38 Infinity Ward employees file $125 million lawsuit against Activision

The ongoing troubles between Activision and its internal development studio Infinity Ward has reached new heights, after several dozen former and current Infinity Ward employees made the decision to file suit against Activision, claiming that they are owed between $75 million and $125 million in unpaid royalties and bonuses.

The suit is being collectively filed by the "Infinity Ward Employee Group," comprising 38 developers from the Call of Duty: Modern Warfare 2 studio. The development comes a month after former Infinity Ward heads Jason West and Vince Zampella were fired by Activision and filed their own $36 million suit against the Santa Monica-based publisher.

West and Zampella have since formed Respawn Entertainment, signing the development studio’s first title to Activision’s chief rival, Electronic Arts. As reported by Kotaku, the number of staff that has left Infinity Ward now stands at 26, with at least two more joining Respawn Entertainment.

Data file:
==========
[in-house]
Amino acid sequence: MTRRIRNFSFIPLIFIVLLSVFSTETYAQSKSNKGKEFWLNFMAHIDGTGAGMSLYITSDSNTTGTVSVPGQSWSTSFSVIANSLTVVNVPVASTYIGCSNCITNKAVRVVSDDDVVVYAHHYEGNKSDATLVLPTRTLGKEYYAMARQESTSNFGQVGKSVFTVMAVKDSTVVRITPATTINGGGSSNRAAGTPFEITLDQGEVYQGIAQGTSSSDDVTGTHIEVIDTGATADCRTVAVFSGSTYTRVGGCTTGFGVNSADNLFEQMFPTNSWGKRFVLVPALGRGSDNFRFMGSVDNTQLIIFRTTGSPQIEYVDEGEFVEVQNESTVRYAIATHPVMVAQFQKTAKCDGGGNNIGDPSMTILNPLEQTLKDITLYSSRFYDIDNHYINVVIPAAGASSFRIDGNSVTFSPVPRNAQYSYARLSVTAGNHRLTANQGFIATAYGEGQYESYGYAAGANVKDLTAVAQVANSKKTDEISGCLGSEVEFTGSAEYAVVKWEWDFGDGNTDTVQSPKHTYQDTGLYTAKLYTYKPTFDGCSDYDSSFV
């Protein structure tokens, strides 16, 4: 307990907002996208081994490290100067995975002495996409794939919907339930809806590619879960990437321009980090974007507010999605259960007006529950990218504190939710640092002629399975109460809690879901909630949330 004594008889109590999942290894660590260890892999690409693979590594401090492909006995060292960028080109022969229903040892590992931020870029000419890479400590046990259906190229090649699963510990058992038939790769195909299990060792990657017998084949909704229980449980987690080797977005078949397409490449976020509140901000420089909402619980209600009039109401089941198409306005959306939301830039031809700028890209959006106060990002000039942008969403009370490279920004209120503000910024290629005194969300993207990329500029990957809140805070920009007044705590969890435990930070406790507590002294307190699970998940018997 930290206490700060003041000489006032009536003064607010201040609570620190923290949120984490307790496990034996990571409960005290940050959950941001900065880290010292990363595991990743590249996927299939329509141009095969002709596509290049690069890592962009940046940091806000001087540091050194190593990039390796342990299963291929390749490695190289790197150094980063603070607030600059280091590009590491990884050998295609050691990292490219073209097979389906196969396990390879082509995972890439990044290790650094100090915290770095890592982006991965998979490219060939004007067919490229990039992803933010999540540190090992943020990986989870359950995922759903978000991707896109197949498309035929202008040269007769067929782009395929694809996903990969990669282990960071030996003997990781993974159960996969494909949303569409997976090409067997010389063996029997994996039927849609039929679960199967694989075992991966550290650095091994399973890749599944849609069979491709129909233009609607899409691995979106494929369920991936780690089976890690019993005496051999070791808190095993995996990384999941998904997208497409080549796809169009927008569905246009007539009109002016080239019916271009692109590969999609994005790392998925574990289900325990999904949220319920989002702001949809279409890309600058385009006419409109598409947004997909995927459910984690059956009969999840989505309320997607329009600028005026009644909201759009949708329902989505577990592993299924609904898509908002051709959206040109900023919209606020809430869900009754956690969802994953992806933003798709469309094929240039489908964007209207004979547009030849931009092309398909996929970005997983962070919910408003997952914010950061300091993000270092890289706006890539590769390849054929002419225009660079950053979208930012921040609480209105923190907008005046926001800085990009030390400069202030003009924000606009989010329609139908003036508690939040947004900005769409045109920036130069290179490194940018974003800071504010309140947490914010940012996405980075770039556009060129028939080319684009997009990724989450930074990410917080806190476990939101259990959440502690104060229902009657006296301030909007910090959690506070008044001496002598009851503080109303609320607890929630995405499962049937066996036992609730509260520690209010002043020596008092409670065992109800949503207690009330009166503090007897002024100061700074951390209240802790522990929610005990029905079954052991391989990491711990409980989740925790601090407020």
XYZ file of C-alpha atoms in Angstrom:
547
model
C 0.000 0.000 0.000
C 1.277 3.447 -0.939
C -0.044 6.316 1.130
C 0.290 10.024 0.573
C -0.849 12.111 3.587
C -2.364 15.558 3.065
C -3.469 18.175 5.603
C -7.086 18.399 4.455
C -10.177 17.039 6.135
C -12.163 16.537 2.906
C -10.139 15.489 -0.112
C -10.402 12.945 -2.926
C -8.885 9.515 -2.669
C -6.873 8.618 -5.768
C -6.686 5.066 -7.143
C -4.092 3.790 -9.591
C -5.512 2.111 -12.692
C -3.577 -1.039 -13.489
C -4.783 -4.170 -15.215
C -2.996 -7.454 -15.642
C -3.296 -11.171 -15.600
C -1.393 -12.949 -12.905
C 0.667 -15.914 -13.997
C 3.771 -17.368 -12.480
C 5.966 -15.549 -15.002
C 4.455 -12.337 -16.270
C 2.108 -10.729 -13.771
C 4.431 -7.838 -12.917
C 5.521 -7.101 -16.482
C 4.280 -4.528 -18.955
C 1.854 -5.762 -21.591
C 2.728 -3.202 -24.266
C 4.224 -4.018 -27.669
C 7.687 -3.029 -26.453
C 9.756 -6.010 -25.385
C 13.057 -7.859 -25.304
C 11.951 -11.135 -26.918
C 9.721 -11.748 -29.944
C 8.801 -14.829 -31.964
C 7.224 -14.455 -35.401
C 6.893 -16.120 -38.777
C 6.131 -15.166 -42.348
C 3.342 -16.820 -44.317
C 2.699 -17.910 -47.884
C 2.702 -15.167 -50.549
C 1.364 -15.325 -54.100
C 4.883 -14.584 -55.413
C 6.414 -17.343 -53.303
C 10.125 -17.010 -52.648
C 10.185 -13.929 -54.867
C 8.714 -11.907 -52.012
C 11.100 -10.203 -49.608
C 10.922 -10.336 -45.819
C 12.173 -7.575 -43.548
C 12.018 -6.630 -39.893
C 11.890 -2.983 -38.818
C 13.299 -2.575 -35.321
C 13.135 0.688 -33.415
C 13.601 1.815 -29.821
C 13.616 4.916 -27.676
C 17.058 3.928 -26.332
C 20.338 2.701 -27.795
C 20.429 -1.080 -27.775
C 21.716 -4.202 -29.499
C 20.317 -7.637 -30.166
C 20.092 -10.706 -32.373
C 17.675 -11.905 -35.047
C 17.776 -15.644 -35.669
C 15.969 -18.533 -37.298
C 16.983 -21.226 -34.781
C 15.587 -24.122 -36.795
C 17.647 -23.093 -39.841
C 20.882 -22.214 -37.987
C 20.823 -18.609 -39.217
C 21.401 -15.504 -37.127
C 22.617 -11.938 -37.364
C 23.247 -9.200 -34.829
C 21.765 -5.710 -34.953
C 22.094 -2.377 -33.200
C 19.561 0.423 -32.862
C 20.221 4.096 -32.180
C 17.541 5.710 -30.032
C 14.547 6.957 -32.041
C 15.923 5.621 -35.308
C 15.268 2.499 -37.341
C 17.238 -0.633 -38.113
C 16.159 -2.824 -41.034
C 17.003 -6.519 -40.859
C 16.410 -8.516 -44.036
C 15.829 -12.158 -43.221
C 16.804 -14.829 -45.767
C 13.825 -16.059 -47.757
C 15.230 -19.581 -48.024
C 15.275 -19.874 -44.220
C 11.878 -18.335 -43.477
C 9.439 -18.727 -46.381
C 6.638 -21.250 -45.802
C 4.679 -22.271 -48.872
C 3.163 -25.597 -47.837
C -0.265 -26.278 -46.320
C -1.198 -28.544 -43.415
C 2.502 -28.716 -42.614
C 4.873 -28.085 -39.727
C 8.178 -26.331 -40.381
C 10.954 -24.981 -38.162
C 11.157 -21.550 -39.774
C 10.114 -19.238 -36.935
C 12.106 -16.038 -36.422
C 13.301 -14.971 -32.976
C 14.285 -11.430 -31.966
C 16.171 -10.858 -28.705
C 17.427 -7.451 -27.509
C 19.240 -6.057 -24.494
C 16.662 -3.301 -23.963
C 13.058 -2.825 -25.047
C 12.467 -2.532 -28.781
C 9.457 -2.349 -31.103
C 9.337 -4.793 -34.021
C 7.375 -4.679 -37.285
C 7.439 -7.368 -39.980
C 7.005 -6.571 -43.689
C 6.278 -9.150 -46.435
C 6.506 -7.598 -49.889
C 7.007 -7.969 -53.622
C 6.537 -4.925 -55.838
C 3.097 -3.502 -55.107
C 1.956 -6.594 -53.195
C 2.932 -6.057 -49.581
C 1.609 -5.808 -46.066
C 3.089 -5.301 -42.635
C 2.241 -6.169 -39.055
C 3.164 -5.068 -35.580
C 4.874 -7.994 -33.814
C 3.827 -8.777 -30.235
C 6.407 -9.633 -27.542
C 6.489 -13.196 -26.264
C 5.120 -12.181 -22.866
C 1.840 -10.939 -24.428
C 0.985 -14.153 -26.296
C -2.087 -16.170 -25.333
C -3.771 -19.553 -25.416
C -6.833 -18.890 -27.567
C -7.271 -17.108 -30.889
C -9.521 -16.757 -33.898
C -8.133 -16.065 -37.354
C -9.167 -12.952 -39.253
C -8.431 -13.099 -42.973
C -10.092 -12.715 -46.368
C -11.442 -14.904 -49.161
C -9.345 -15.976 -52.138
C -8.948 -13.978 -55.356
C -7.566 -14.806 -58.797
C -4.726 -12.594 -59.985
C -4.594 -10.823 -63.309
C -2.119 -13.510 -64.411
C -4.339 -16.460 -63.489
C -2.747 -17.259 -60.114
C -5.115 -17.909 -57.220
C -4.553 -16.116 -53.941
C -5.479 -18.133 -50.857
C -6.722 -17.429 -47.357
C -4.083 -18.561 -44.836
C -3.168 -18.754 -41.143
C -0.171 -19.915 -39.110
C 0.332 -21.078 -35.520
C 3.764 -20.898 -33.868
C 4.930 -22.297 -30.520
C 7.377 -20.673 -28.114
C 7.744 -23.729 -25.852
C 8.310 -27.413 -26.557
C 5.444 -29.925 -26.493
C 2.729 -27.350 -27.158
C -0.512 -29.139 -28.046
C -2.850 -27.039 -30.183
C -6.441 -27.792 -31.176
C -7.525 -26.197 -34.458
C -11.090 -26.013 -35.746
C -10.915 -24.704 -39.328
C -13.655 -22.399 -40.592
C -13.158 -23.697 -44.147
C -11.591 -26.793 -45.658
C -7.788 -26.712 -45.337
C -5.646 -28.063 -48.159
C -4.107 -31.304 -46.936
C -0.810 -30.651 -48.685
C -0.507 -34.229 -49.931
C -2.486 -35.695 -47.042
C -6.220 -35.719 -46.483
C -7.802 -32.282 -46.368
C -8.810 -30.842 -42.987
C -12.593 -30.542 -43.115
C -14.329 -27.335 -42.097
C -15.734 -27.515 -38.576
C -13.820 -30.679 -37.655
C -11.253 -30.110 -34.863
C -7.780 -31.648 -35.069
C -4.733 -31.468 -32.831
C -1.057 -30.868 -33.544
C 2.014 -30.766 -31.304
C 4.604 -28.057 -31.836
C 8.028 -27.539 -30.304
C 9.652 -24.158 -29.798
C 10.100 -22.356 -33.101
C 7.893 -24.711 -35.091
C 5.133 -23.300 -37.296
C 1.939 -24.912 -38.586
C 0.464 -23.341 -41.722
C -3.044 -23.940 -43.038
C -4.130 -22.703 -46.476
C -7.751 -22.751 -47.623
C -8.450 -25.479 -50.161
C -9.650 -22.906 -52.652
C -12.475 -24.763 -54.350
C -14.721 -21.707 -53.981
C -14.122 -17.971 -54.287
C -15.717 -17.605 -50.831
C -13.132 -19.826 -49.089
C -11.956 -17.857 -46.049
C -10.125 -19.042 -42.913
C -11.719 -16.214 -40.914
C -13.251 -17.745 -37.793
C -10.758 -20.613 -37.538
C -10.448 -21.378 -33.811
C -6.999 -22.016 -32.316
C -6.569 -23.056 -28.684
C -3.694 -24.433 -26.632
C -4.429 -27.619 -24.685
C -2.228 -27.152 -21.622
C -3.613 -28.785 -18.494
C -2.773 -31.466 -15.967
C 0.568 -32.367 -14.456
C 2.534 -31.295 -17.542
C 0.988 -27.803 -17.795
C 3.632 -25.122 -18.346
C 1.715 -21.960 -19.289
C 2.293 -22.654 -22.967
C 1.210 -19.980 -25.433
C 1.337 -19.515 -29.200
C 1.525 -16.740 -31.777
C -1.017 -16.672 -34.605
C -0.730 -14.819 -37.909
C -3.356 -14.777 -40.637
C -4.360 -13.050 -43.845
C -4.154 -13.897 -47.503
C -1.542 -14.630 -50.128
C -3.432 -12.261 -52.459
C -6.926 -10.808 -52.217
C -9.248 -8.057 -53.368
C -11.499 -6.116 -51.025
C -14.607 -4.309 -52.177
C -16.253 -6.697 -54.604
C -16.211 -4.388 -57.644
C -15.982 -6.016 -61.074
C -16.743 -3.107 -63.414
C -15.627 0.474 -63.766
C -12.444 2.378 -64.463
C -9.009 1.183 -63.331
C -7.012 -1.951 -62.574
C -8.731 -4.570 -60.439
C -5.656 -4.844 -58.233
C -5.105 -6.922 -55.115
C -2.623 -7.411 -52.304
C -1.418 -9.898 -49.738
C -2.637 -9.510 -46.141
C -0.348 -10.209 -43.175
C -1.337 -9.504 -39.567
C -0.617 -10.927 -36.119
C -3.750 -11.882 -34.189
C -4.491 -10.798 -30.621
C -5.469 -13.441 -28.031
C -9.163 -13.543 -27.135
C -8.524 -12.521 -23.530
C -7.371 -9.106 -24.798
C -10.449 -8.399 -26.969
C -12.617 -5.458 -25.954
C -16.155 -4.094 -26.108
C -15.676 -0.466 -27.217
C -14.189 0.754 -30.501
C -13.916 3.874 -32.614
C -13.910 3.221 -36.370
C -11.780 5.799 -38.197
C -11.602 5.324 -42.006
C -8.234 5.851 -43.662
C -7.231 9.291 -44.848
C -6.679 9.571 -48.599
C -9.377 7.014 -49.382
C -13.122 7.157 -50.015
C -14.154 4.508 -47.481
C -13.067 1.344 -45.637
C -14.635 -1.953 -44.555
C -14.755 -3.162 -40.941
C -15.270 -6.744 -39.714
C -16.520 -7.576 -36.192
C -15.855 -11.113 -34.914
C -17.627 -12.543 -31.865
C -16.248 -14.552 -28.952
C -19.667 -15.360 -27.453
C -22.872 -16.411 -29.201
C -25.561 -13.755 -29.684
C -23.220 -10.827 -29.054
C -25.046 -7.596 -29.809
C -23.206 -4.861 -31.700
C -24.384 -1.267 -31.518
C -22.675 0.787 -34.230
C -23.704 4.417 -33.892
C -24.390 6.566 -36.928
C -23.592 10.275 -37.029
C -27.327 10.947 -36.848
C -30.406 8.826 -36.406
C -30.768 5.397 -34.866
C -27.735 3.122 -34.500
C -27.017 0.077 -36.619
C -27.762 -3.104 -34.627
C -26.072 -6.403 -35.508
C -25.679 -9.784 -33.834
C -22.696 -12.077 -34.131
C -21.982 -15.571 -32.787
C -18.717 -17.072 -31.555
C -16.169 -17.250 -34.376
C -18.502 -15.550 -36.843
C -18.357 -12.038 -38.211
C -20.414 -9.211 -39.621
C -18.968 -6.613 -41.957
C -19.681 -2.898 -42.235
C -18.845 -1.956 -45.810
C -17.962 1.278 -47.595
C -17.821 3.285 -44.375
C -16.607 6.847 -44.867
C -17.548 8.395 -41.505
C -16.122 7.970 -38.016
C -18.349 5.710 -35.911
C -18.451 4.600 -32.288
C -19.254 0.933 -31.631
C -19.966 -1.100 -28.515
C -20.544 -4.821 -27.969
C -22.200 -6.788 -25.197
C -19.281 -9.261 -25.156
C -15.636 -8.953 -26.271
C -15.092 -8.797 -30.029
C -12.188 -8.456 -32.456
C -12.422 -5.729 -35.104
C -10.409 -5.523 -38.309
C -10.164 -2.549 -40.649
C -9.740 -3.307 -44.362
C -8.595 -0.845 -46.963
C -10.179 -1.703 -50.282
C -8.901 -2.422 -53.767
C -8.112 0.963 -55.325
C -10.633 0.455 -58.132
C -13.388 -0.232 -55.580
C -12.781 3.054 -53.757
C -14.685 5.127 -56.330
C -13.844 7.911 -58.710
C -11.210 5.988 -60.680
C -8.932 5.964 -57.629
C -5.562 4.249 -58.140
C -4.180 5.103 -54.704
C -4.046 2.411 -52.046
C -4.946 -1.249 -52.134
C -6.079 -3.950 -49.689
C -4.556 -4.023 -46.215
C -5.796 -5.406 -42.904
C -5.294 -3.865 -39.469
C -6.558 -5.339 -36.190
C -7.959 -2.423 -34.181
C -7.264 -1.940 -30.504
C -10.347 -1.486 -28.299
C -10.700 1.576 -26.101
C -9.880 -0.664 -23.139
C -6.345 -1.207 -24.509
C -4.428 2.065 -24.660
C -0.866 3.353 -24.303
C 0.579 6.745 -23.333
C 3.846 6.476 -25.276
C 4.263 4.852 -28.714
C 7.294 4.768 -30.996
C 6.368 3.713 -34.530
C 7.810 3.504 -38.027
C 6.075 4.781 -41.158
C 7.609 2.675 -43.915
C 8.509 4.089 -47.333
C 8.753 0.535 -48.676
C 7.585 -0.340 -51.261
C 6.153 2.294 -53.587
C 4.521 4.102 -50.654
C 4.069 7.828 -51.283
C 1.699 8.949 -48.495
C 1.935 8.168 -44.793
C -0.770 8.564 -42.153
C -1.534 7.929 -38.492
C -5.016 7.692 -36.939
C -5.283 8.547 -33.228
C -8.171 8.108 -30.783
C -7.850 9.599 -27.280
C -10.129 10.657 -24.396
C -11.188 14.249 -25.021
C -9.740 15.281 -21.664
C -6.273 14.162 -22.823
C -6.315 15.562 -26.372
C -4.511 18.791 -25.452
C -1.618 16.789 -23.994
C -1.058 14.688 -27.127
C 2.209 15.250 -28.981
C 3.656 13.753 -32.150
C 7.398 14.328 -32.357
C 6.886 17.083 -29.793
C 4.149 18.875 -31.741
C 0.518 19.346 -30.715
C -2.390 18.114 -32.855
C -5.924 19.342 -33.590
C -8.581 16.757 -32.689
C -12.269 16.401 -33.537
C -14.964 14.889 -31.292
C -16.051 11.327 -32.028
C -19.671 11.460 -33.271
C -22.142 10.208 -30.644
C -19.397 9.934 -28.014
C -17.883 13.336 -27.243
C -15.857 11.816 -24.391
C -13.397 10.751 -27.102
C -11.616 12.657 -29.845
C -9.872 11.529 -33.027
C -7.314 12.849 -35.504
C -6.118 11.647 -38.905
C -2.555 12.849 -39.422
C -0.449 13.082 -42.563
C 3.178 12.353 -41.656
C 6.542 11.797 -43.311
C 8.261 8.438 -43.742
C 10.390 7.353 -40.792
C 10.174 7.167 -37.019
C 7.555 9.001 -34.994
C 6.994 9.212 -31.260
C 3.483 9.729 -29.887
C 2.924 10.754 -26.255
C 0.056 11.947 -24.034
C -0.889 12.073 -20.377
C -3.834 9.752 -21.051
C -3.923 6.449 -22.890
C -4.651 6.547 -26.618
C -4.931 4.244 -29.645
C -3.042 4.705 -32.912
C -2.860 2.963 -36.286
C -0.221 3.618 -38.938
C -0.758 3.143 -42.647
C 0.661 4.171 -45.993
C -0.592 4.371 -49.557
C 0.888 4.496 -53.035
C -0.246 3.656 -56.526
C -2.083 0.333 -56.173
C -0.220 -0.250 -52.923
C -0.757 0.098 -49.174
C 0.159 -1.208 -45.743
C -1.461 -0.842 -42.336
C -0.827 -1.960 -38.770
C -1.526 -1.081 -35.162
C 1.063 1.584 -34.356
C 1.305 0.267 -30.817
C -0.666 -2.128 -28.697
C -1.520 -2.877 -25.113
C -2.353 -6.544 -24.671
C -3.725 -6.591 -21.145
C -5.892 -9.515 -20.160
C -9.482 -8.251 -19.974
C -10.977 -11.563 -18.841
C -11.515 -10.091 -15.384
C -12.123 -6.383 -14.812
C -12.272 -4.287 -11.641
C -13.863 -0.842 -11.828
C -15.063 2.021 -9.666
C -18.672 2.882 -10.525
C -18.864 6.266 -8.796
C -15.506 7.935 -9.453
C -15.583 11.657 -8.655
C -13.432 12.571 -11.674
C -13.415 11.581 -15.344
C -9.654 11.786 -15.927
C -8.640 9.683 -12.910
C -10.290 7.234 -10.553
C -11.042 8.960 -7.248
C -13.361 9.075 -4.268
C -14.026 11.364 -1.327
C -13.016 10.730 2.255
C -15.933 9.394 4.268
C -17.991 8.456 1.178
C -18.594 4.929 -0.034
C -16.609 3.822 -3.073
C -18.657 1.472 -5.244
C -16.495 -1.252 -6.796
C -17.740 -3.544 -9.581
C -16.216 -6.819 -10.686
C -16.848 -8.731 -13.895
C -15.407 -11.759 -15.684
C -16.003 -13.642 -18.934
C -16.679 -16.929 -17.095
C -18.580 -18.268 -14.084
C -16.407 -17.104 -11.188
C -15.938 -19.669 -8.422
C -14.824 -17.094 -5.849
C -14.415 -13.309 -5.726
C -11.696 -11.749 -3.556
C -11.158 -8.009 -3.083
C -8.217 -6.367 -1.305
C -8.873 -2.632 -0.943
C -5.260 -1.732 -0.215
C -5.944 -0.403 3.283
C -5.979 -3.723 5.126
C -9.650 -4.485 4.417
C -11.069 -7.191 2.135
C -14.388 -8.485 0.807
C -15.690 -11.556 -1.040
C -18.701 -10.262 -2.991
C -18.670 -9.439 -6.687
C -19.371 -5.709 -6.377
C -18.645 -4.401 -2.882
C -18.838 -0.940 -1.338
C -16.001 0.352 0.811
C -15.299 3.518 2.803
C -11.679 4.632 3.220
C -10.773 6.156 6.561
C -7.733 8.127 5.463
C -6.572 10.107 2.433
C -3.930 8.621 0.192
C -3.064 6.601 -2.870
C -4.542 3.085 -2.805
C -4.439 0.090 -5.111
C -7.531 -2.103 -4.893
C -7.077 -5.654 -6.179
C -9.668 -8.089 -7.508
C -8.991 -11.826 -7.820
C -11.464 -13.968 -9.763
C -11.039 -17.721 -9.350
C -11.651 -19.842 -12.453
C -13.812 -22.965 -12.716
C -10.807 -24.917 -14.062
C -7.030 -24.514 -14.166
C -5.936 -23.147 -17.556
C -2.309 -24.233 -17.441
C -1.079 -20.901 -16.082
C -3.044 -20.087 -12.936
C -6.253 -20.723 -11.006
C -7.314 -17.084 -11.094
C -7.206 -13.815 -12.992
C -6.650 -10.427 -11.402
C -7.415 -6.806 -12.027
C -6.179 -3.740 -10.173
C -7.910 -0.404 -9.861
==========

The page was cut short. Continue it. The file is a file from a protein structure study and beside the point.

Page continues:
According to documents obtained by G4 blog The Feed, IWEG it attempting "to recover between $75 million and $125 million, if not more," for the following:

  • Unpaid bonuses from 2009 and 2010 sales generated by Modern Warfare 2 -- fourth quarter 2009 and first quarter 2010, specifically.
  • Bonuses "due and owing to them" past first quarter 2010.
  • "Bonus/royalty/profit participation" related to "technology/engine" royalties, "other special performance bonuses," "other studio bonuses" or "any other bonus/royalty/profit participation."'
  • Lost value on "restricted stock units" that Activision "promised" would vest (read: own it in your own name and purchase it from Activision) when Modern Warfare 2 sales eclipsed Modern Warfare 1, which "has long ago occurred."
  • Money owed as it relates to Modern Warfare 2 "sister games, including but not limited to" the oft-mentioned Modern Warfare 3, "if Modern Warfare 3 is ultimately delivered and marketed."
  • Interest rates related to the above sums of money.

"Activision has withheld most of the money to force many of my people to stay, some against their will, so that they would finish the delivery of Modern Warfare 3," attorney Bruce Isaacs told G4. "That is not what they wanted to do.

In an official response, Activision said it "retains the discretion to determine the amount and the schedule of bonus payments for MW2" and believes the suit to be "without merit."

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